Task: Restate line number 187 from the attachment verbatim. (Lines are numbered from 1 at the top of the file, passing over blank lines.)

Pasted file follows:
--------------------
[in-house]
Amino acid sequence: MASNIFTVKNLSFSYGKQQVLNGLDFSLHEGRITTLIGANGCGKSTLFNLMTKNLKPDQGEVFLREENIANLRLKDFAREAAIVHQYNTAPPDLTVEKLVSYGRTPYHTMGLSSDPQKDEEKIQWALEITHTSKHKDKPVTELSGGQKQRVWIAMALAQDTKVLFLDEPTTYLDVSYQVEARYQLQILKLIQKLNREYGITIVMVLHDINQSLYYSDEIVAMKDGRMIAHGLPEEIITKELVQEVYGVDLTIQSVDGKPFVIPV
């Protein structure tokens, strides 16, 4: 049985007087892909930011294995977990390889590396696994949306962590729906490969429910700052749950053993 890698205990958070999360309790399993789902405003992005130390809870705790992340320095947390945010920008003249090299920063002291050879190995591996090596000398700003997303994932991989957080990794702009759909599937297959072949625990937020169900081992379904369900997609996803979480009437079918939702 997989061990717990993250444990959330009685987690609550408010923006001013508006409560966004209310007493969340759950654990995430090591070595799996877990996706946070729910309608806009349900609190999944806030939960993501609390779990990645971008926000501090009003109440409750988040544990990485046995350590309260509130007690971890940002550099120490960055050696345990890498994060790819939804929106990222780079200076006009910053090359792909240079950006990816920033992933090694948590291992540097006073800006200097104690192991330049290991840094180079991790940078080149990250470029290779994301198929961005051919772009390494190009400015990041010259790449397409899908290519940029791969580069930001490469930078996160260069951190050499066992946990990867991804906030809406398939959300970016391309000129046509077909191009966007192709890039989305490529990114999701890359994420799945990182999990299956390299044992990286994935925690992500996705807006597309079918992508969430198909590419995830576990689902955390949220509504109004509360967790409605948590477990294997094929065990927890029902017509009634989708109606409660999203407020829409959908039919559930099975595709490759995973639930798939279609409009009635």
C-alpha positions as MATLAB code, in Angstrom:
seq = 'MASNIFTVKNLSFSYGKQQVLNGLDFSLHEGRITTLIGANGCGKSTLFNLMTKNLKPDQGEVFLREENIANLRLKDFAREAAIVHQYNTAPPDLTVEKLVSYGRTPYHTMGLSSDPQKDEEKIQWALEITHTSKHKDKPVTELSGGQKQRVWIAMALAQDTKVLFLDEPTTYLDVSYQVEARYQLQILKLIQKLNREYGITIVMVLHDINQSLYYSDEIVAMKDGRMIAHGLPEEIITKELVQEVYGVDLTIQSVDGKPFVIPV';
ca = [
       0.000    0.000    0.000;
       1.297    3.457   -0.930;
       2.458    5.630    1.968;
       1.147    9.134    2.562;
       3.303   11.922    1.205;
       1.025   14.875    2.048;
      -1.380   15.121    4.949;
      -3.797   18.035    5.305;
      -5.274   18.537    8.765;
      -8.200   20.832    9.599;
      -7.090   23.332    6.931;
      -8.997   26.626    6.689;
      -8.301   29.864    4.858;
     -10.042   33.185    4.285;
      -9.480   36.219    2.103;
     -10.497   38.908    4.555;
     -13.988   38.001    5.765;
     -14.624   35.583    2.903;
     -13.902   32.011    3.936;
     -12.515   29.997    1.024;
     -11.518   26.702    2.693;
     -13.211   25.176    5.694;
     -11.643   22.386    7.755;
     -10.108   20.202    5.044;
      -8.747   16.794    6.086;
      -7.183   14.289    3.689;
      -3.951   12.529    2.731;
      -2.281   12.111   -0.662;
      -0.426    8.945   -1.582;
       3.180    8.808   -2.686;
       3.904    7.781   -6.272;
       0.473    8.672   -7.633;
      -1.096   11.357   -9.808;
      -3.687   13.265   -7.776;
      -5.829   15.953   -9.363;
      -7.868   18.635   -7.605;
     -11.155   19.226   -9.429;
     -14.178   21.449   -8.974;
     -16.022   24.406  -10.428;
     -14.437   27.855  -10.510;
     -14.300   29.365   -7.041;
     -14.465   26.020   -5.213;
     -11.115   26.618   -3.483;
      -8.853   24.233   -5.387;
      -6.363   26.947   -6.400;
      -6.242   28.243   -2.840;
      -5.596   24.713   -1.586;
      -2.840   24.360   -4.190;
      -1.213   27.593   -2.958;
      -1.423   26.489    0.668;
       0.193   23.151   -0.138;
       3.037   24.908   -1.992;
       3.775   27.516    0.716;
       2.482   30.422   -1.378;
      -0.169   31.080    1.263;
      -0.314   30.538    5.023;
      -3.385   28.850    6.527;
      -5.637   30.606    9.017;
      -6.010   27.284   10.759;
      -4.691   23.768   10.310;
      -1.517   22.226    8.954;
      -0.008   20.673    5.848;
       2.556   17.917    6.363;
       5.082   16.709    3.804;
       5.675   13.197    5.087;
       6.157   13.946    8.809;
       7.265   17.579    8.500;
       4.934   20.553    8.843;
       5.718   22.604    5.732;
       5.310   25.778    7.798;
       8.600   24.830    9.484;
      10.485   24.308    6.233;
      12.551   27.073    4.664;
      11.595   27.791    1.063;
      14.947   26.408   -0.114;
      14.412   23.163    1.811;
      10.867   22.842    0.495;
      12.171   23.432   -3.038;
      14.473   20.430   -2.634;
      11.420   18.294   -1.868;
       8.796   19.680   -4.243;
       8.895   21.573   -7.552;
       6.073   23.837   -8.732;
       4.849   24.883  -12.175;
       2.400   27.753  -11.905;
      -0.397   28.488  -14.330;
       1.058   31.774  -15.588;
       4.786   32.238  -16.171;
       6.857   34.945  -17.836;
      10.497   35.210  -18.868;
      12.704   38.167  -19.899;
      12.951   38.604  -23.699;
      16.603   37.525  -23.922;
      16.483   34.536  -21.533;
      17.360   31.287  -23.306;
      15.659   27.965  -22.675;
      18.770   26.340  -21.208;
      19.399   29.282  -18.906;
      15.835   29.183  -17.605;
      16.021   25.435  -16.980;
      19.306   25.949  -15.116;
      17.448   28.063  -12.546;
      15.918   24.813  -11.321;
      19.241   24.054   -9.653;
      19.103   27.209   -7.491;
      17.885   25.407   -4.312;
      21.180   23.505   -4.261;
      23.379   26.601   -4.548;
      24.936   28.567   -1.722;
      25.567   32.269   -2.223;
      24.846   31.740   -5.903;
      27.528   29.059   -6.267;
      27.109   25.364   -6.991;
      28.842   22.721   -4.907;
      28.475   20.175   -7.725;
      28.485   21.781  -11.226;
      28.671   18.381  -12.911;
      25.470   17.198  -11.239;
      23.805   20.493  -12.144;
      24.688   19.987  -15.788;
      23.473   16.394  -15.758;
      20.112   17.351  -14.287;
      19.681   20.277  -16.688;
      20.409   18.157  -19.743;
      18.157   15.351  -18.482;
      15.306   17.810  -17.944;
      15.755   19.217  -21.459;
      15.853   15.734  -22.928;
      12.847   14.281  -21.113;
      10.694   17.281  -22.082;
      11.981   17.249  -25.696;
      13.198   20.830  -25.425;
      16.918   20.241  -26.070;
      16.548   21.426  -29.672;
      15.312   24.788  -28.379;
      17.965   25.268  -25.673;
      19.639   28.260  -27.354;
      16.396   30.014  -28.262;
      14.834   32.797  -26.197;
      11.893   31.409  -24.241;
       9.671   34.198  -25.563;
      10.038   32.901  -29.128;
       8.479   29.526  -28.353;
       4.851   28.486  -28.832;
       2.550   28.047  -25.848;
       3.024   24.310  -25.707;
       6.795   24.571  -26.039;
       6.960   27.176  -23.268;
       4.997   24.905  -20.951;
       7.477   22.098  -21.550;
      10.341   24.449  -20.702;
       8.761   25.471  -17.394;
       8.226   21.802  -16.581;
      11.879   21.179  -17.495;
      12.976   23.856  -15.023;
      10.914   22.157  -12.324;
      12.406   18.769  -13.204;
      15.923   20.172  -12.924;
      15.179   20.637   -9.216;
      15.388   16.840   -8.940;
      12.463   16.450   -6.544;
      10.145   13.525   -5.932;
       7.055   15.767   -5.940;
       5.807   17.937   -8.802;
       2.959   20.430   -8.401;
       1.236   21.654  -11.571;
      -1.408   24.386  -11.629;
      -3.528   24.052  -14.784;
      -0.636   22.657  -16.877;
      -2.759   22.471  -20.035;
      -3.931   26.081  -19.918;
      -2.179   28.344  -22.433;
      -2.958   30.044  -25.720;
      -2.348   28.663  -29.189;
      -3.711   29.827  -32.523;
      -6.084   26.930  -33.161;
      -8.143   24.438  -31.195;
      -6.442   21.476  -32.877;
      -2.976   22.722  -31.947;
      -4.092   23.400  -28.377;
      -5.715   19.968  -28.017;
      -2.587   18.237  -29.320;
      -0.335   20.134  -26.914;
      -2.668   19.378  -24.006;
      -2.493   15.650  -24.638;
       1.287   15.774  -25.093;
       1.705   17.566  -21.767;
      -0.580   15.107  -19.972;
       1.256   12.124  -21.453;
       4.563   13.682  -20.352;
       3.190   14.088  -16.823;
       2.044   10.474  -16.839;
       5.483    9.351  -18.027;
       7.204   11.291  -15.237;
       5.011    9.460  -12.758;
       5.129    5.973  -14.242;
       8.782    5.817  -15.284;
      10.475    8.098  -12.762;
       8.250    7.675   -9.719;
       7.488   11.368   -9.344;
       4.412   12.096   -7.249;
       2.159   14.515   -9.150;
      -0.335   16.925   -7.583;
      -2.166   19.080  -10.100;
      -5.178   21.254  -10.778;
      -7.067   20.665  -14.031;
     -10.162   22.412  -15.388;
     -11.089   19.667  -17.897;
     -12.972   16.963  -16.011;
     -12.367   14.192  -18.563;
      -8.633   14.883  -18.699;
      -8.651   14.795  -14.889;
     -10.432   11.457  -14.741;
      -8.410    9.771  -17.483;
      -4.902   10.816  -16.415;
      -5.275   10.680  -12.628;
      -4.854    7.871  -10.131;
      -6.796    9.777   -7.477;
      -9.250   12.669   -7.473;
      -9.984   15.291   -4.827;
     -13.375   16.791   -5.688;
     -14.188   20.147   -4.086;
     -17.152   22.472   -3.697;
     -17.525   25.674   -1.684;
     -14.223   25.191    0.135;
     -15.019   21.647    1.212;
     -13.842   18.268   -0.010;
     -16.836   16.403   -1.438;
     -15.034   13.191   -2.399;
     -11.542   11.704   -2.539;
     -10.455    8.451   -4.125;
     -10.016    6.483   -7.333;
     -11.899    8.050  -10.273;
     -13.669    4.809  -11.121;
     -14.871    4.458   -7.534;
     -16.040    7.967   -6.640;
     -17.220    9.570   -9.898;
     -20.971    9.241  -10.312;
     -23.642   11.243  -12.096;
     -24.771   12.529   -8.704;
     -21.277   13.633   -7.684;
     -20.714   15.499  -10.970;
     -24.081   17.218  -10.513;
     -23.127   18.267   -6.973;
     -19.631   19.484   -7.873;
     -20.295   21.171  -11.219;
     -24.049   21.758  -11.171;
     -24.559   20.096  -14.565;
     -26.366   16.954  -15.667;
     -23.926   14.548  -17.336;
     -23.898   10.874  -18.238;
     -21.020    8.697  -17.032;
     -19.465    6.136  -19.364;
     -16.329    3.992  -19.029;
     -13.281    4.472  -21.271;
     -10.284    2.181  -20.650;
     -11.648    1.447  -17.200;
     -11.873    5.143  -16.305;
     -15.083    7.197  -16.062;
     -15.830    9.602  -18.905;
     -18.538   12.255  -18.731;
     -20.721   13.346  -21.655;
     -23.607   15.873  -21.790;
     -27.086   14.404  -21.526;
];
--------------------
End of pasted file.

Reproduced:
      -5.715   19.968  -28.017;